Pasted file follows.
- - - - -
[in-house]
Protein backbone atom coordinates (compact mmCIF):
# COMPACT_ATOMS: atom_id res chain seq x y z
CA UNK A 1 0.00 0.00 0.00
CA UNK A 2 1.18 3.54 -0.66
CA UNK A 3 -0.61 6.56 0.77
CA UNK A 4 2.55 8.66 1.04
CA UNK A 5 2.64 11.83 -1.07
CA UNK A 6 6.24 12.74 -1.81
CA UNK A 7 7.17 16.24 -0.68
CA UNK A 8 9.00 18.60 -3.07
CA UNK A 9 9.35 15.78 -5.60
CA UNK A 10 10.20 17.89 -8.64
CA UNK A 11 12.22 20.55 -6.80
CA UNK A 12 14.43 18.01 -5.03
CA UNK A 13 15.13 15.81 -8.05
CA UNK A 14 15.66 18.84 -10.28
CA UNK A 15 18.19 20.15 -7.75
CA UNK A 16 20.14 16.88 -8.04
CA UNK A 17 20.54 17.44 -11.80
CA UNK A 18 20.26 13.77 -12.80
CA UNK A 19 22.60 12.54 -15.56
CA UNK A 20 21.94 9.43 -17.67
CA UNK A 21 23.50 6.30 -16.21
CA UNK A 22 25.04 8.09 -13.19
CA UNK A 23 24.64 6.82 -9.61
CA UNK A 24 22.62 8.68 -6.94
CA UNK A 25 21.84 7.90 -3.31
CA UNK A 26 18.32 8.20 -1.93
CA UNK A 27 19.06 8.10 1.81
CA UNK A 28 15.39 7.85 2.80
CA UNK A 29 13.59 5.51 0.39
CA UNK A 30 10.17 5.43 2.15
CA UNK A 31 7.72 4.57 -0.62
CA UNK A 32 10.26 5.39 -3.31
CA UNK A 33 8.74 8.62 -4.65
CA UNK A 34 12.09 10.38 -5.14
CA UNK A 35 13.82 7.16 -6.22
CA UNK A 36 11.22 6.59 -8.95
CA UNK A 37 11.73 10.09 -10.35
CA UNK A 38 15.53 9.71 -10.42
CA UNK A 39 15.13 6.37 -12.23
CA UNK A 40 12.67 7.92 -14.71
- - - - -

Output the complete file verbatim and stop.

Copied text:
[in-house]
Protein backbone atom coordinates (compact mmCIF):
# COMPACT_ATOMS: atom_id res chain seq x y z
CA UNK A 1 0.00 0.00 0.00
CA UNK A 2 1.18 3.54 -0.66
CA UNK A 3 -0.61 6.56 0.77
CA UNK A 4 2.55 8.66 1.04
CA UNK A 5 2.64 11.83 -1.07
CA UNK A 6 6.24 12.74 -1.81
CA UNK A 7 7.17 16.24 -0.68
CA UNK A 8 9.00 18.60 -3.07
CA UNK A 9 9.35 15.78 -5.60
CA UNK A 10 10.20 17.89 -8.64
CA UNK A 11 12.22 20.55 -6.80
CA UNK A 12 14.43 18.01 -5.03
CA UNK A 13 15.13 15.81 -8.05
CA UNK A 14 15.66 18.84 -10.28
CA UNK A 15 18.19 20.15 -7.75
CA UNK A 16 20.14 16.88 -8.04
CA UNK A 17 20.54 17.44 -11.80
CA UNK A 18 20.26 13.77 -12.80
CA UNK A 19 22.60 12.54 -15.56
CA UNK A 20 21.94 9.43 -17.67
CA UNK A 21 23.50 6.30 -16.21
CA UNK A 22 25.04 8.09 -13.19
CA UNK A 23 24.64 6.82 -9.61
CA UNK A 24 22.62 8.68 -6.94
CA UNK A 25 21.84 7.90 -3.31
CA UNK A 26 18.32 8.20 -1.93
CA UNK A 27 19.06 8.10 1.81
CA UNK A 28 15.39 7.85 2.80
CA UNK A 29 13.59 5.51 0.39
CA UNK A 30 10.17 5.43 2.15
CA UNK A 31 7.72 4.57 -0.62
CA UNK A 32 10.26 5.39 -3.31
CA UNK A 33 8.74 8.62 -4.65
CA UNK A 34 12.09 10.38 -5.14
CA UNK A 35 13.82 7.16 -6.22
CA UNK A 36 11.22 6.59 -8.95
CA UNK A 37 11.73 10.09 -10.35
CA UNK A 38 15.53 9.71 -10.42
CA UNK A 39 15.13 6.37 -12.23
CA UNK A 40 12.67 7.92 -14.71